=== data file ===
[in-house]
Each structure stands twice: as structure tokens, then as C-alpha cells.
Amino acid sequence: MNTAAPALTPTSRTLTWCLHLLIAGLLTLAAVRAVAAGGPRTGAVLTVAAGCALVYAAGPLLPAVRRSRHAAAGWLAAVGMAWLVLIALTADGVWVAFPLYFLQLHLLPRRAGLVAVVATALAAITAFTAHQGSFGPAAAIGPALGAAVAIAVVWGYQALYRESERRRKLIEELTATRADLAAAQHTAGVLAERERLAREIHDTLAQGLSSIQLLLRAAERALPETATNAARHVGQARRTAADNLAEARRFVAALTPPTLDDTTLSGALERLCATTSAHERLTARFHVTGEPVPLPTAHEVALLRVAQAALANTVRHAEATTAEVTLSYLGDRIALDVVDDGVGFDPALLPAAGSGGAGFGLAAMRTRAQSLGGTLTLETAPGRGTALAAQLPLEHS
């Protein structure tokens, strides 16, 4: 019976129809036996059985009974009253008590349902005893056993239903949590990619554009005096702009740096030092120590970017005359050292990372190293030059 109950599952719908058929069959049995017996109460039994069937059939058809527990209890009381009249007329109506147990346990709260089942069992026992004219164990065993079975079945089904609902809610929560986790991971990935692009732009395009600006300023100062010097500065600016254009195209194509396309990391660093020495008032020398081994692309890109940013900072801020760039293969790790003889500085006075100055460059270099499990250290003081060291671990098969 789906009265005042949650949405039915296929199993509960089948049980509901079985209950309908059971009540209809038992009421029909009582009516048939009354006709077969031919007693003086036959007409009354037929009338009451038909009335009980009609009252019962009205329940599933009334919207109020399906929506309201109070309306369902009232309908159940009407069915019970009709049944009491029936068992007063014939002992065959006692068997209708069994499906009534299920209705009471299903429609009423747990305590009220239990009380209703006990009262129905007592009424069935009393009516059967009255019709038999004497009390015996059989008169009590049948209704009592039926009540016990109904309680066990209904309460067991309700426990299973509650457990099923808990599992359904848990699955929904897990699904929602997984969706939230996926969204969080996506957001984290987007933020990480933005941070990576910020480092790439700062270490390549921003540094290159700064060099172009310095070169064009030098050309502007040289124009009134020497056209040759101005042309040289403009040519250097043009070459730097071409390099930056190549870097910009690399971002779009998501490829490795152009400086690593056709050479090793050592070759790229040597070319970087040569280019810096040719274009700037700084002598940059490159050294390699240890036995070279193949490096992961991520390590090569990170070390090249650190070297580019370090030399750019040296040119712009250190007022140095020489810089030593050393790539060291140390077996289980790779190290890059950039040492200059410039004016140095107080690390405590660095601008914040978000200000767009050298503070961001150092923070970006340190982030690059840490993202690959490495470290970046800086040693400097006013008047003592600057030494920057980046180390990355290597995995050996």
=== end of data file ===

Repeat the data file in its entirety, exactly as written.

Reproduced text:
[in-house]
Each structure stands twice: as structure tokens, then as C-alpha cells.
Amino acid sequence: MNTAAPALTPTSRTLTWCLHLLIAGLLTLAAVRAVAAGGPRTGAVLTVAAGCALVYAAGPLLPAVRRSRHAAAGWLAAVGMAWLVLIALTADGVWVAFPLYFLQLHLLPRRAGLVAVVATALAAITAFTAHQGSFGPAAAIGPALGAAVAIAVVWGYQALYRESERRRKLIEELTATRADLAAAQHTAGVLAERERLAREIHDTLAQGLSSIQLLLRAAERALPETATNAARHVGQARRTAADNLAEARRFVAALTPPTLDDTTLSGALERLCATTSAHERLTARFHVTGEPVPLPTAHEVALLRVAQAALANTVRHAEATTAEVTLSYLGDRIALDVVDDGVGFDPALLPAAGSGGAGFGLAAMRTRAQSLGGTLTLETAPGRGTALAAQLPLEHS
């Protein structure tokens, strides 16, 4: 019976129809036996059985009974009253008590349902005893056993239903949590990619554009005096702009740096030092120590970017005359050292990372190293030059 109950599952719908058929069959049995017996109460039994069937059939058809527990209890009381009249007329109506147990346990709260089942069992026992004219164990065993079975079945089904609902809610929560986790991971990935692009732009395009600006300023100062010097500065600016254009195209194509396309990391660093020495008032020398081994692309890109940013900072801020760039293969790790003889500085006075100055460059270099499990250290003081060291671990098969 789906009265005042949650949405039915296929199993509960089948049980509901079985209950309908059971009540209809038992009421029909009582009516048939009354006709077969031919007693003086036959007409009354037929009338009451038909009335009980009609009252019962009205329940599933009334919207109020399906929506309201109070309306369902009232309908159940009407069915019970009709049944009491029936068992007063014939002992065959006692068997209708069994499906009534299920209705009471299903429609009423747990305590009220239990009380209703006990009262129905007592009424069935009393009516059967009255019709038999004497009390015996059989008169009590049948209704009592039926009540016990109904309680066990209904309460067991309700426990299973509650457990099923808990599992359904848990699955929904897990699904929602997984969706939230996926969204969080996506957001984290987007933020990480933005941070990576910020480092790439700062270490390549921003540094290159700064060099172009310095070169064009030098050309502007040289124009009134020497056209040759101005042309040289403009040519250097043009070459730097071409390099930056190549870097910009690399971002779009998501490829490795152009400086690593056709050479090793050592070759790229040597070319970087040569280019810096040719274009700037700084002598940059490159050294390699240890036995070279193949490096992961991520390590090569990170070390090249650190070297580019370090030399750019040296040119712009250190007022140095020489810089030593050393790539060291140390077996289980790779190290890059950039040492200059410039004016140095107080690390405590660095601008914040978000200000767009050298503070961001150092923070970006340190982030690059840490993202690959490495470290970046800086040693400097006013008047003592600057030494920057980046180390990355290597995995050996």